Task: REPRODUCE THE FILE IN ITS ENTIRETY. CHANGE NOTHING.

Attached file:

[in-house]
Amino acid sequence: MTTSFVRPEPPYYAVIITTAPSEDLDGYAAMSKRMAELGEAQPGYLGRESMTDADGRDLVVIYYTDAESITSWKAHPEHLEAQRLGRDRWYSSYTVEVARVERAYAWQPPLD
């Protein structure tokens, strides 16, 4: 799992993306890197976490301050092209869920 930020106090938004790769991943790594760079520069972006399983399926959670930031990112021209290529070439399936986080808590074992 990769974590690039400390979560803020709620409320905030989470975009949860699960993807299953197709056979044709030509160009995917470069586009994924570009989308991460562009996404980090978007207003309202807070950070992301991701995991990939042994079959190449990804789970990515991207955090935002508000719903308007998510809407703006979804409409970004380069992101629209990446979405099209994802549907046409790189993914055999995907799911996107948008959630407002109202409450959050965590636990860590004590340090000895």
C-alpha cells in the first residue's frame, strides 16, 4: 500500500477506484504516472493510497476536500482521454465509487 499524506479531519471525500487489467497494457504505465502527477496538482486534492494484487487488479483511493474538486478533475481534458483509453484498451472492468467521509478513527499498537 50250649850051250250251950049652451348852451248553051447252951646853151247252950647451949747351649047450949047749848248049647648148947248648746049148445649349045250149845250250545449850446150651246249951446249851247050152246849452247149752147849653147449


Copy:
[in-house]
Amino acid sequence: MTTSFVRPEPPYYAVIITTAPSEDLDGYAAMSKRMAELGEAQPGYLGRESMTDADGRDLVVIYYTDAESITSWKAHPEHLEAQRLGRDRWYSSYTVEVARVERAYAWQPPLD
């Protein structure tokens, strides 16, 4: 799992993306890197976490301050092209869920 930020106090938004790769991943790594760079520069972006399983399926959670930031990112021209290529070439399936986080808590074992 990769974590690039400390979560803020709620409320905030989470975009949860699960993807299953197709056979044709030509160009995917470069586009994924570009989308991460562009996404980090978007207003309202807070950070992301991701995991990939042994079959190449990804789970990515991207955090935002508000719903308007998510809407703006979804409409970004380069992101629209990446979405099209994802549907046409790189993914055999995907799911996107948008959630407002109202409450959050965590636990860590004590340090000895």
C-alpha cells in the first residue's frame, strides 16, 4: 500500500477506484504516472493510497476536500482521454465509487 499524506479531519471525500487489467497494457504505465502527477496538482486534492494484487487488479483511493474538486478533475481534458483509453484498451472492468467521509478513527499498537 50250649850051250250251950049652451348852451248553051447252951646853151247252950647451949747351649047450949047749848248049647648148947248648746049148445649349045250149845250250545449850446150651246249951446249851247050152246849452247149752147849653147449